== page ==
The Senior Advisor – Aboriginal and Torres Strait Islander Health (ATSIH) is responsible for the development and implementation of our Aboriginal and Torres Strait Islander Health policy and advocacy initiatives, including the implementation of our Reconciliation Action Plan (2021-23), Physiotherapy Cultural Safety Action Plan and our involvement in the Close the Gap (CtG) Campaign.

To view position descriptions and to apply click here. 

NACCHO Aboriginal Health News: Vaccine crucial to protect family, community & culture

feature tile text 'COVID-19 vaccine crucial in protecting Aboriginal and Torres Strait Islander families, communities & culture' image of syringe needle suspended above vaccine vial, against orange blurred circles

Vaccine crucial to protect family, community & culture

The Hon Ken Wyatt AM, MP, Minister for Indigenous Australians received his vaccine earlier this week at Winnunga Nimmityjah Aboriginal Health and Community Service. “The vaccine program plays a significant role in protecting Indigenous Australians”, said Minister Wyatt.

“Please get the vaccine. It is important to protect our communities, our families and our culture”, highlighted Hon Linda Burney MP, Shadow Minister for Indigenous Australians, who has also received her first dose yesterday.

More than 6 million people are eligible to receive their first doses after Phase 1B of Australia’s coronavirus vaccination program began on Monday this week. Phase 1B includes Australians aged 70 and over, Aboriginal and Torres Strait Islanders aged 55 and over or with chronic medical conditions – ACCHOs can also vaccinate family members and household members of those at high risk.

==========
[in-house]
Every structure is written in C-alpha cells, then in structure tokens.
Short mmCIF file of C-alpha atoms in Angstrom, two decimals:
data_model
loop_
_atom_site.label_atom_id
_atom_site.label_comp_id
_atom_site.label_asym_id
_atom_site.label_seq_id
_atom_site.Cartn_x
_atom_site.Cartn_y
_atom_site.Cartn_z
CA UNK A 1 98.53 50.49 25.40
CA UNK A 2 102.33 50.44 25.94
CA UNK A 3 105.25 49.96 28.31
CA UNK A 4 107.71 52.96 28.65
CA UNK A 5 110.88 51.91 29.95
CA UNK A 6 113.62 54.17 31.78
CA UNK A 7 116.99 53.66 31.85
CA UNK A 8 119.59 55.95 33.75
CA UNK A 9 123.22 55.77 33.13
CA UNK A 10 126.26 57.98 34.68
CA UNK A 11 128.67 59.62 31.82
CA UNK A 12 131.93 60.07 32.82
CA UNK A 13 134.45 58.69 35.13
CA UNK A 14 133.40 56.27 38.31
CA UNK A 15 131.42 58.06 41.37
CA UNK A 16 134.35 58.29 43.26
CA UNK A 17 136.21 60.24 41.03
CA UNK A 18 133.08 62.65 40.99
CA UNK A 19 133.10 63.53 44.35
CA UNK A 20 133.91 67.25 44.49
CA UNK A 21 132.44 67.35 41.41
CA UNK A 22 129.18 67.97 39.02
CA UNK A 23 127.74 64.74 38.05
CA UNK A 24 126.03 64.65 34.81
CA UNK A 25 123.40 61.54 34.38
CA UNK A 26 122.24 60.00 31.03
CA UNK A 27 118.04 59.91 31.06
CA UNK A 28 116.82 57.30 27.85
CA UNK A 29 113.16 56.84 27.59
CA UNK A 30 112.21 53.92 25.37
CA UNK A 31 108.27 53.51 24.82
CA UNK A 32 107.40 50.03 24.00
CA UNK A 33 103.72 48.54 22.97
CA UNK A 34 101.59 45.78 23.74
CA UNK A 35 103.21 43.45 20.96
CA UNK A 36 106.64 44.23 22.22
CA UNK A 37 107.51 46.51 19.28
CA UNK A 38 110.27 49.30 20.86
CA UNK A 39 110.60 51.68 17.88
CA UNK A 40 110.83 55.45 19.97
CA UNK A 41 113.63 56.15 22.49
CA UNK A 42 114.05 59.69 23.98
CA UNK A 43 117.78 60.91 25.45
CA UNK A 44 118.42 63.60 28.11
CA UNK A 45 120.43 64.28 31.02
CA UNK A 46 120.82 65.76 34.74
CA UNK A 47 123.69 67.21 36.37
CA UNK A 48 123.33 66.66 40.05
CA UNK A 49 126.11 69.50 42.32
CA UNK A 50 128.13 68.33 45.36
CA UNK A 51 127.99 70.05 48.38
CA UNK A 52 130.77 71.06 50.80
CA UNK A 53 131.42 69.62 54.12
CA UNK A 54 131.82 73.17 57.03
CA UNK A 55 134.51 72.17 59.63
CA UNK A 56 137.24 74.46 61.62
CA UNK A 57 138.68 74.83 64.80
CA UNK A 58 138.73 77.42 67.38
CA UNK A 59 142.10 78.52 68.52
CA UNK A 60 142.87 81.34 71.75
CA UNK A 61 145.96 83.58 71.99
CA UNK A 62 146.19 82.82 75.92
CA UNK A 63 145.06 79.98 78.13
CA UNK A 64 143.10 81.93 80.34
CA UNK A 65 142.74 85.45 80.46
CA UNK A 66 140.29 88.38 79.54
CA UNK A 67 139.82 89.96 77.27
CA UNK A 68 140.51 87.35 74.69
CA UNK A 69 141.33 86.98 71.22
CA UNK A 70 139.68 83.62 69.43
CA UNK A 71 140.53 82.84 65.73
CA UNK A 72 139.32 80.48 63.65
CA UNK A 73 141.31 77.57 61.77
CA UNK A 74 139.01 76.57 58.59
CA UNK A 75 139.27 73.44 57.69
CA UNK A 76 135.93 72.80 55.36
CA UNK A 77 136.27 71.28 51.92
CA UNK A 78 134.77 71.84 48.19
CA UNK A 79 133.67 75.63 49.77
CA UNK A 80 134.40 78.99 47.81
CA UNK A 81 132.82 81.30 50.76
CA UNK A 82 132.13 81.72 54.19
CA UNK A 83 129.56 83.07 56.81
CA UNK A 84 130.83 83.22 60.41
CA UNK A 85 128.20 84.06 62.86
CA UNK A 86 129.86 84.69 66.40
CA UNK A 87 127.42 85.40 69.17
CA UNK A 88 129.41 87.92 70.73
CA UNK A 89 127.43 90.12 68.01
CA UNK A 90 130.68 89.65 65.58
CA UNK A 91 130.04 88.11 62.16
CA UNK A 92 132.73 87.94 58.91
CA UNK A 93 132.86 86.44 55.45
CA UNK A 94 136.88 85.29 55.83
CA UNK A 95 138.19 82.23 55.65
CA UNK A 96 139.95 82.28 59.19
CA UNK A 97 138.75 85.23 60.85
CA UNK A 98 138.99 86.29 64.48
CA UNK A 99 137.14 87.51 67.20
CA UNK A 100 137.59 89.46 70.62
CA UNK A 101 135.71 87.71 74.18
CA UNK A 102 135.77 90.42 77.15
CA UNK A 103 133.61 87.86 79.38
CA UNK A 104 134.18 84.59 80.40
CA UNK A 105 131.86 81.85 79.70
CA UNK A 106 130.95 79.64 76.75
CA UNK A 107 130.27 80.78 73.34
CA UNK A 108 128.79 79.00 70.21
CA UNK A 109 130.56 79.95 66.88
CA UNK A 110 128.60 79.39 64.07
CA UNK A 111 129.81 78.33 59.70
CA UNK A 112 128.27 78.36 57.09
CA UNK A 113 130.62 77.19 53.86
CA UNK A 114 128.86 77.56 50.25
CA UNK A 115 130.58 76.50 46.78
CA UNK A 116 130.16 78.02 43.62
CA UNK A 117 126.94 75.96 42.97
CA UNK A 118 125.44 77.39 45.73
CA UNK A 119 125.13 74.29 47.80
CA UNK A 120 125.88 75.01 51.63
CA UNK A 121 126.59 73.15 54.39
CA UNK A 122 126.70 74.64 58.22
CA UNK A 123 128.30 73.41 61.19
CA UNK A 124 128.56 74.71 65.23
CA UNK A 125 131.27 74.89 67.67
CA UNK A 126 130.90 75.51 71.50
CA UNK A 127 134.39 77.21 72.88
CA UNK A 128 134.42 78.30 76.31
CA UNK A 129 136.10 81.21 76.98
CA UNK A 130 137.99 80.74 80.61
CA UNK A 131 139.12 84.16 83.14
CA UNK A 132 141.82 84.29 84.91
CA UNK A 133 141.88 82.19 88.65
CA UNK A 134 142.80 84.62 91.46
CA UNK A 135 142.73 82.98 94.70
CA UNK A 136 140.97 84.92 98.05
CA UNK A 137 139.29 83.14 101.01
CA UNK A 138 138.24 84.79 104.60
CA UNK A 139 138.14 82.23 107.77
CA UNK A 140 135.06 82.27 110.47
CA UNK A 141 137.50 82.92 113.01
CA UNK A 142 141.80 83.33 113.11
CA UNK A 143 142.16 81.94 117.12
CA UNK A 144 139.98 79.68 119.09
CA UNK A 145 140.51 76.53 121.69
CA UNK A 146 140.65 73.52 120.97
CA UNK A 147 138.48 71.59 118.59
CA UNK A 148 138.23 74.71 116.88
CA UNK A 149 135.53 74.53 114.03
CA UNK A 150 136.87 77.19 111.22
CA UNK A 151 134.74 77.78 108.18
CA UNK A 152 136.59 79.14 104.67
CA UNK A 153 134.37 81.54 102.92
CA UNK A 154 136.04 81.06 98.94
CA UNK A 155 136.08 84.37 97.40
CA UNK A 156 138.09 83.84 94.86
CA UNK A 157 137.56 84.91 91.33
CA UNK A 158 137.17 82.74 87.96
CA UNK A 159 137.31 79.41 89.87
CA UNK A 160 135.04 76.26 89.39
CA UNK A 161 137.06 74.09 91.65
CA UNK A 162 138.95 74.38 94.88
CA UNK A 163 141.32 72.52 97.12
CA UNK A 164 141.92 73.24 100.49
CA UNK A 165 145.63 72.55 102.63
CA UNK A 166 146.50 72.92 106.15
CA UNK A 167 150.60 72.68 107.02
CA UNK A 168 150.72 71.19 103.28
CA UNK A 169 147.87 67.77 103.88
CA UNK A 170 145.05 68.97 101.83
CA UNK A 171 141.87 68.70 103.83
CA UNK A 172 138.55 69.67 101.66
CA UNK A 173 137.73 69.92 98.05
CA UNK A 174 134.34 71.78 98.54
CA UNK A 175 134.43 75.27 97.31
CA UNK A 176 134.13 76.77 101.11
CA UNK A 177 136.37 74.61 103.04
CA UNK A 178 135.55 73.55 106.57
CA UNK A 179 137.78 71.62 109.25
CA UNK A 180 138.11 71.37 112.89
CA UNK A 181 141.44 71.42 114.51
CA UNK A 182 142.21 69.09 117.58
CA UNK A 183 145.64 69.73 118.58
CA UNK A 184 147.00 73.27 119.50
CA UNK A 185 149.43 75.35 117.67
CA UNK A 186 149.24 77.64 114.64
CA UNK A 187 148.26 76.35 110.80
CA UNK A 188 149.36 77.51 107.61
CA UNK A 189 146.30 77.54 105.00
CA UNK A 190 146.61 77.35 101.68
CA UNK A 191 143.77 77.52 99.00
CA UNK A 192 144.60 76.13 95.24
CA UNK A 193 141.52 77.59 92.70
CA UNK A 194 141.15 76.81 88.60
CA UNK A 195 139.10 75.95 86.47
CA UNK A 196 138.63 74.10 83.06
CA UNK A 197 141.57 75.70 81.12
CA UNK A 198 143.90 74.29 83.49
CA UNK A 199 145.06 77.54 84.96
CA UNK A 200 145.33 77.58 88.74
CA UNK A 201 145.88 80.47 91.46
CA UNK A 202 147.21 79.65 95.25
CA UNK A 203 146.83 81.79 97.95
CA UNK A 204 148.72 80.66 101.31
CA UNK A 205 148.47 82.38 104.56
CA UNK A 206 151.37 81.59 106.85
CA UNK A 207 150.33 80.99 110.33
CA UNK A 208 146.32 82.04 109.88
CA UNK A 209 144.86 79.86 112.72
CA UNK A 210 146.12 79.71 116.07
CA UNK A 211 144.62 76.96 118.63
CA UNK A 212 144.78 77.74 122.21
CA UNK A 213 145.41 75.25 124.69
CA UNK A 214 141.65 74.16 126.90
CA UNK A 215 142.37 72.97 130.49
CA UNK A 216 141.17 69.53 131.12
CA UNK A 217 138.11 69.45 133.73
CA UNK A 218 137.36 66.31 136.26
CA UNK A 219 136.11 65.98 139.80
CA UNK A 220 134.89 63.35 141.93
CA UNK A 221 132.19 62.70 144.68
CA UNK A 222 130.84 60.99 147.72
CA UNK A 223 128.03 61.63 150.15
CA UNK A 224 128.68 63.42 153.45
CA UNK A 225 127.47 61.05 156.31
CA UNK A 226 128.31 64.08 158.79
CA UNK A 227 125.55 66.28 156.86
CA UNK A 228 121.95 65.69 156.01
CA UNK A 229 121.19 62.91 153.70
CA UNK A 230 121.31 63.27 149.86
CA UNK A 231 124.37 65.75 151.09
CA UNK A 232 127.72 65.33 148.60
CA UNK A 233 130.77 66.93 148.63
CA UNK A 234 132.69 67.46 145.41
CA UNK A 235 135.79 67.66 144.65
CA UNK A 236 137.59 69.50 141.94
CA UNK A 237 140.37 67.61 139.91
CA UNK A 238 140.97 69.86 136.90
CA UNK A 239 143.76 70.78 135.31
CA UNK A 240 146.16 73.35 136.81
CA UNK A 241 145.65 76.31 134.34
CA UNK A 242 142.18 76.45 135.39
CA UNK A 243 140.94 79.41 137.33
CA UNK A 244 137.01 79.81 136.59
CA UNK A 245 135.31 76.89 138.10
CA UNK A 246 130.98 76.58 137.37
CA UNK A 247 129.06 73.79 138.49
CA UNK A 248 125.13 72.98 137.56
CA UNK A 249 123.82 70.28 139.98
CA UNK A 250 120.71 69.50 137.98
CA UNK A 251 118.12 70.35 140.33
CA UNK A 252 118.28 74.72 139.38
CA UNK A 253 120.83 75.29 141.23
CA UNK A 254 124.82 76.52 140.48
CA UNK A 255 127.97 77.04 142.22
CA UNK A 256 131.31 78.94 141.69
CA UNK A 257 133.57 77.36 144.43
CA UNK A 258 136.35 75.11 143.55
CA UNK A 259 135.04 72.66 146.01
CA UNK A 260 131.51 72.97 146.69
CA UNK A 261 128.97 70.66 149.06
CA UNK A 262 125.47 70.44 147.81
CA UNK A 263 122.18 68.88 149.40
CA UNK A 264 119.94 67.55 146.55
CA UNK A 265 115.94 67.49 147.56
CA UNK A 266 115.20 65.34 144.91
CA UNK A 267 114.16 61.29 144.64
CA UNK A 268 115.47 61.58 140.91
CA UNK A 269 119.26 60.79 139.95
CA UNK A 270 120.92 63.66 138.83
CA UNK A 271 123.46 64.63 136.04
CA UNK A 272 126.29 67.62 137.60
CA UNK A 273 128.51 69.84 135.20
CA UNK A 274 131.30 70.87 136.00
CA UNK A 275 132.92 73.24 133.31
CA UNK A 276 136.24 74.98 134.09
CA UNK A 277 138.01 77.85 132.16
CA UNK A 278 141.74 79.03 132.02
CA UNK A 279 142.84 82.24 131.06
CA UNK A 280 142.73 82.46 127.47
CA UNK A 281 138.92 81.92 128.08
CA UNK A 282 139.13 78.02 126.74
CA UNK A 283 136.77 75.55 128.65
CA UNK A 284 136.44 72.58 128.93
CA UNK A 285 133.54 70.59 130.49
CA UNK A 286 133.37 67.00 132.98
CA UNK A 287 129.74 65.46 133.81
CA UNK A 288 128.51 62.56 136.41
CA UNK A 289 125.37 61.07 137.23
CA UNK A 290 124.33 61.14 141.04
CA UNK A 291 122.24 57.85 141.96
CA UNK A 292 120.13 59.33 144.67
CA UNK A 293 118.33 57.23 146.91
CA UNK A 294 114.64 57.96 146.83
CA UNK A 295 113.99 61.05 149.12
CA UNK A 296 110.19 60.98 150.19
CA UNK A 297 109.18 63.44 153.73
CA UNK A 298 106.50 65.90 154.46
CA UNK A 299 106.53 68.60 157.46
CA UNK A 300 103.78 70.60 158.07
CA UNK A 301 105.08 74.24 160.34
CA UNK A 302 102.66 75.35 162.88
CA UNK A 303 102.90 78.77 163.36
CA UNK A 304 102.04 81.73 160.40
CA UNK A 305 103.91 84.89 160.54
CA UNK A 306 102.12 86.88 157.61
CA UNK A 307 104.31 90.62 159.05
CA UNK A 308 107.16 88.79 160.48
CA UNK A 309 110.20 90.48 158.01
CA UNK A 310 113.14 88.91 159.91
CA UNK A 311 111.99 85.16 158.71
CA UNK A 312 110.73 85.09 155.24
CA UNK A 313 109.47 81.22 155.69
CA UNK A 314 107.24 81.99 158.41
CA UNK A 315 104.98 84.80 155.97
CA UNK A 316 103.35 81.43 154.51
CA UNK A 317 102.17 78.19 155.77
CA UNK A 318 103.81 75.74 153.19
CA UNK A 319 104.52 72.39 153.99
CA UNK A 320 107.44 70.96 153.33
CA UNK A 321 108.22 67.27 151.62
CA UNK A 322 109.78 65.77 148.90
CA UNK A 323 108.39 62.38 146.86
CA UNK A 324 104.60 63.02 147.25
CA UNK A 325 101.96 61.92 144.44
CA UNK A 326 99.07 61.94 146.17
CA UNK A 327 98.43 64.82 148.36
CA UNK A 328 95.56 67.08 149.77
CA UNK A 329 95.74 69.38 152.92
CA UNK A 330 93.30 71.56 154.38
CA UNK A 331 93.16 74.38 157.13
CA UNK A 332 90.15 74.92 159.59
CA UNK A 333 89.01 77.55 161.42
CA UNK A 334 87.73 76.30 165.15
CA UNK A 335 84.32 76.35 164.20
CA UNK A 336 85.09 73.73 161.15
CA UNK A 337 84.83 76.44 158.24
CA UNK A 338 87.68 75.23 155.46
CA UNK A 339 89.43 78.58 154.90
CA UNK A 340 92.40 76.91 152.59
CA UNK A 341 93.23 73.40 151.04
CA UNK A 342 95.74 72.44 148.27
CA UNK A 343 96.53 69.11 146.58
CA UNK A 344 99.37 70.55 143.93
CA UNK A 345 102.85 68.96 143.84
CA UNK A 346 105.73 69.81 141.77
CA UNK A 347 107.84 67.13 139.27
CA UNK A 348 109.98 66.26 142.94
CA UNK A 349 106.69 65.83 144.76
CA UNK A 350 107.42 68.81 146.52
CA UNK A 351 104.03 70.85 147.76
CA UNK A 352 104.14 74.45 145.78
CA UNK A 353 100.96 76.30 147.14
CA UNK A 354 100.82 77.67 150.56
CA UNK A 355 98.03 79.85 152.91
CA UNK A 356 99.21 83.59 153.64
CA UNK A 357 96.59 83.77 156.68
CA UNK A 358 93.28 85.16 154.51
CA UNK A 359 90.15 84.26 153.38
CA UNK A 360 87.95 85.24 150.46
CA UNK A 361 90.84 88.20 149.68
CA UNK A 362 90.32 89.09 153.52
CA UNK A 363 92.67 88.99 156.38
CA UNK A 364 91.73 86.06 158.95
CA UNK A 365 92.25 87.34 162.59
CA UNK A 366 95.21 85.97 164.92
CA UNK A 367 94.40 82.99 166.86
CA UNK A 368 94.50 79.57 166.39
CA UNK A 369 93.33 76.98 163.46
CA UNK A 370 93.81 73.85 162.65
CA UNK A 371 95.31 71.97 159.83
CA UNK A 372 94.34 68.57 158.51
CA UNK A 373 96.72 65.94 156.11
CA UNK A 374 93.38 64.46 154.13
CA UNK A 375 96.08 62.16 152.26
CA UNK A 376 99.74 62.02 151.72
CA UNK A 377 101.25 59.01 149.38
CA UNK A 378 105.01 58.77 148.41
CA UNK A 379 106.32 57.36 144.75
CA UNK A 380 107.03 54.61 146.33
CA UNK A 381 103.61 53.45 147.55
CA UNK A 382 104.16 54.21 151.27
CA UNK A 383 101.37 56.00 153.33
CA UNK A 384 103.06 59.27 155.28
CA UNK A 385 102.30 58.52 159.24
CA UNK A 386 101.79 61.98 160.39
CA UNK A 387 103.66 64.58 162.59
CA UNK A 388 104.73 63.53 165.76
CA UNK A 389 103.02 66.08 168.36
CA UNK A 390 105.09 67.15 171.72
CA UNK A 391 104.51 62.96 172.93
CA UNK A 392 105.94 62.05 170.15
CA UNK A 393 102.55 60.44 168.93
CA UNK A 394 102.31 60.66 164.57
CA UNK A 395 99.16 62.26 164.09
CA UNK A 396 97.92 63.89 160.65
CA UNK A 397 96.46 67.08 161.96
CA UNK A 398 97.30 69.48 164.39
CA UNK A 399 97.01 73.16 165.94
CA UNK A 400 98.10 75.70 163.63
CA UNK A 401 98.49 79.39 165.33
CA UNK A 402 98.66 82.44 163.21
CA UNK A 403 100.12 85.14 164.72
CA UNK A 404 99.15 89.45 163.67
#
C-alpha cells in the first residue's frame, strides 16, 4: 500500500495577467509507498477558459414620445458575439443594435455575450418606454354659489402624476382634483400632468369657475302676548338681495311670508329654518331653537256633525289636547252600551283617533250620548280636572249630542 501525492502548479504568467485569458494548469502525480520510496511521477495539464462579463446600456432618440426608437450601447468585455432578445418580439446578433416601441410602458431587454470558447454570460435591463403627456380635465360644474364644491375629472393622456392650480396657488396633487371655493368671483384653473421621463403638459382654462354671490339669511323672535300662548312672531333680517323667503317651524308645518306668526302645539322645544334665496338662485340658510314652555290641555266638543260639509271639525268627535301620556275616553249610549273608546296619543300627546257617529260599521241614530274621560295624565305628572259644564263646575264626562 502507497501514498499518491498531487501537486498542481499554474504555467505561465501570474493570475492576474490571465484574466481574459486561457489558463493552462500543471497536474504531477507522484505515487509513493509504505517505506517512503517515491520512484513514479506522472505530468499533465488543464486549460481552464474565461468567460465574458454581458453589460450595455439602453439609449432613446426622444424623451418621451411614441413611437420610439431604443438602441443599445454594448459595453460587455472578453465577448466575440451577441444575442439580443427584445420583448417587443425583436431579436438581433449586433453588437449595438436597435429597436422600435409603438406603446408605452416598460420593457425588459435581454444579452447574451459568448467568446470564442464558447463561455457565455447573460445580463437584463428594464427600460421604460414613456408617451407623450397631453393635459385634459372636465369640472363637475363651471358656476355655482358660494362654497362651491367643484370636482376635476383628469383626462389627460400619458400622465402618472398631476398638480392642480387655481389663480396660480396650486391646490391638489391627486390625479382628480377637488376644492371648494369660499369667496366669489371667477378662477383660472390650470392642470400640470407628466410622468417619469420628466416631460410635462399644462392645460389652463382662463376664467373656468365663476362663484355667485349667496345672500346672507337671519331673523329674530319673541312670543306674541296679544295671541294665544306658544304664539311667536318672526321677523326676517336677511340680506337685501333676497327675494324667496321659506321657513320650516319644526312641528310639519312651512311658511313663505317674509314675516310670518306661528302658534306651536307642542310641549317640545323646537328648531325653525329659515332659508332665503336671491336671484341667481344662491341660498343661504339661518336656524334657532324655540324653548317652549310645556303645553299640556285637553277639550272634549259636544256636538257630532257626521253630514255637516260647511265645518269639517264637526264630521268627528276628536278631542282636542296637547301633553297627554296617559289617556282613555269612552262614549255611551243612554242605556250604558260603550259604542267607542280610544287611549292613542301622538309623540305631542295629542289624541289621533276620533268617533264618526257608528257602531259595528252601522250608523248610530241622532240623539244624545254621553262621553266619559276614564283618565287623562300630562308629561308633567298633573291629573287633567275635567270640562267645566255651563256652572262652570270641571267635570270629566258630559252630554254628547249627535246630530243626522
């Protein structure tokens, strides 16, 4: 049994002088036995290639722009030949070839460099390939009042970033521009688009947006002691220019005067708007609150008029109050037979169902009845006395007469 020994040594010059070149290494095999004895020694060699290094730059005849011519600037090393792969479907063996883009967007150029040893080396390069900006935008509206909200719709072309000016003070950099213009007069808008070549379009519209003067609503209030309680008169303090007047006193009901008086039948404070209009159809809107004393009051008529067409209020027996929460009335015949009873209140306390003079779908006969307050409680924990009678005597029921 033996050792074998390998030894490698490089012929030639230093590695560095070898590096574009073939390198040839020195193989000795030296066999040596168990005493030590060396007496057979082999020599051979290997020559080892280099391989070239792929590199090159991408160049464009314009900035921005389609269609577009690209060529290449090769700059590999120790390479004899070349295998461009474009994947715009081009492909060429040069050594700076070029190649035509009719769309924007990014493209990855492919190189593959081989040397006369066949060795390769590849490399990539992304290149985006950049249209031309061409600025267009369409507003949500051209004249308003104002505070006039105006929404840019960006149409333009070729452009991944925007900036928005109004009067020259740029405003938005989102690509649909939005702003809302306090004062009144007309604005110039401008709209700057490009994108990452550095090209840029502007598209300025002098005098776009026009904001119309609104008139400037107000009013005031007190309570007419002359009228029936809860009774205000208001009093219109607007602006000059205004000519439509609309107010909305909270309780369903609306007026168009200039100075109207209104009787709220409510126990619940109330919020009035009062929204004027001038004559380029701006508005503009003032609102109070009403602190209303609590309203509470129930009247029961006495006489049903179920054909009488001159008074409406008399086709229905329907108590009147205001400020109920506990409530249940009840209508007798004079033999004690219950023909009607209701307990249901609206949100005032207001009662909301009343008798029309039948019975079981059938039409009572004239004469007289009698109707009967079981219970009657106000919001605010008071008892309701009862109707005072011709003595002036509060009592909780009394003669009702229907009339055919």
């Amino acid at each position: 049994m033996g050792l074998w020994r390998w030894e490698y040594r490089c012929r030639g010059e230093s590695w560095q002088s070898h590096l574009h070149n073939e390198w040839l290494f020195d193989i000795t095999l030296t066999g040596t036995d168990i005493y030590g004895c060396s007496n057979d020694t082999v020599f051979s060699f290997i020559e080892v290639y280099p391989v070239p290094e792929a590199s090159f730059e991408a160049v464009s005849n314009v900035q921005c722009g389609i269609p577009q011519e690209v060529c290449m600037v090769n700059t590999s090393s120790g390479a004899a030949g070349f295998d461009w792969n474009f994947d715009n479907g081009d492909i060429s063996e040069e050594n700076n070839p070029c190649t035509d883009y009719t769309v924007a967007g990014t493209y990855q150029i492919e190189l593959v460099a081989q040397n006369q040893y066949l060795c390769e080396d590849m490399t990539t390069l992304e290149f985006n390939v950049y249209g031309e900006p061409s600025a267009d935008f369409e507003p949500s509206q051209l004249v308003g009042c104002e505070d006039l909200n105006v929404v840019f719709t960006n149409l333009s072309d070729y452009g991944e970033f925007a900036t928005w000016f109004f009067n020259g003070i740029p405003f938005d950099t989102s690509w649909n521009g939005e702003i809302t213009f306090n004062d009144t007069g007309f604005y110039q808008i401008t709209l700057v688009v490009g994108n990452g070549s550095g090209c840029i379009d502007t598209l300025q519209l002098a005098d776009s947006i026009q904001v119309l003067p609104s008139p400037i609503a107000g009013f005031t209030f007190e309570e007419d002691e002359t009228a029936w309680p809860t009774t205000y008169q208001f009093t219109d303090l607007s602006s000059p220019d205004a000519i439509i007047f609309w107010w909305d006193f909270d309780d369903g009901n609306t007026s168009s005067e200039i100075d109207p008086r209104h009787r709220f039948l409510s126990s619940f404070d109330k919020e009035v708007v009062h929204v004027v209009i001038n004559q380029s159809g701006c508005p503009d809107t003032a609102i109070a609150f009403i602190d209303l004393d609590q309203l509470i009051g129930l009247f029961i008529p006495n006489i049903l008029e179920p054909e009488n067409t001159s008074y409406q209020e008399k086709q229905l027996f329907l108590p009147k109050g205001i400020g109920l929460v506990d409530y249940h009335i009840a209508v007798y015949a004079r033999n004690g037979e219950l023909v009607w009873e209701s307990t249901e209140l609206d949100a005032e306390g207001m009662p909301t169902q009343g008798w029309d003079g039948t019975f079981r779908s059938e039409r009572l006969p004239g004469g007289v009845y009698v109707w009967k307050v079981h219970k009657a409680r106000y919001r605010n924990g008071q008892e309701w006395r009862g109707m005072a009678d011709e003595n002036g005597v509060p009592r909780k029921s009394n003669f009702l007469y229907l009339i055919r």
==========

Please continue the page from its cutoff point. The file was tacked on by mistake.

For more information about COVID-19 vaccines for Aboriginal and Torres Strait Islander peoples click here and to view a video of Ken Wyatt and Linda Burney speaking click here.

Ken Wyatt MP & Linda Burney in front of COVID-19 Vaccination sign after getting vaccine at Winnunga

The Hon Ken Wyatt AM, MP, Minister for Indigenous Australians and the Hon Linda Burney MP, Shadow Minister for Indigenous Australians.

Voice to Parliament to include regional voices

Local Aboriginal groups will form an important part of the Indigenous Voice to Parliament under the federal government’s plan for the project. The Minister for Indigenous Affairs, Ken Wyatt, appointed Aboriginal leaders Marcia Langton and Tom Calma to lead a group aimed at putting forward design options for an Indigenous advisory board. That plan is different from another voice to Parliament that was part of the Uluru Statement from the Heart, and includes calls for a treaty. “They’re proposing to go to a referendum first and if it gets voted up, then we’ll determine what it looks like,” Professor Calma said. “Whereas what the government’s doing is constructing it first and then working out whether they want to establish it through legislation or a referendum. If the government chooses to go by legislation, it gets something established, it gets tested and if it’s working then it can go to a referendum.”

The Indigenous Voice co-design board has been visiting regional communities across Australia getting feedback on what Aboriginal and Torres Strait Islander people want from the process. Professor Calma said regional and local groups would be created under the plan to address issues on the ground. “We need to have a mechanism where a local voice could influence the state voice,” he said. “You’d break up Australia into between 25 to 35 regions, and within each region there’d be a little infrastructure to support people to express a view and pass it up to the state level.

To view the full ABC News article click here.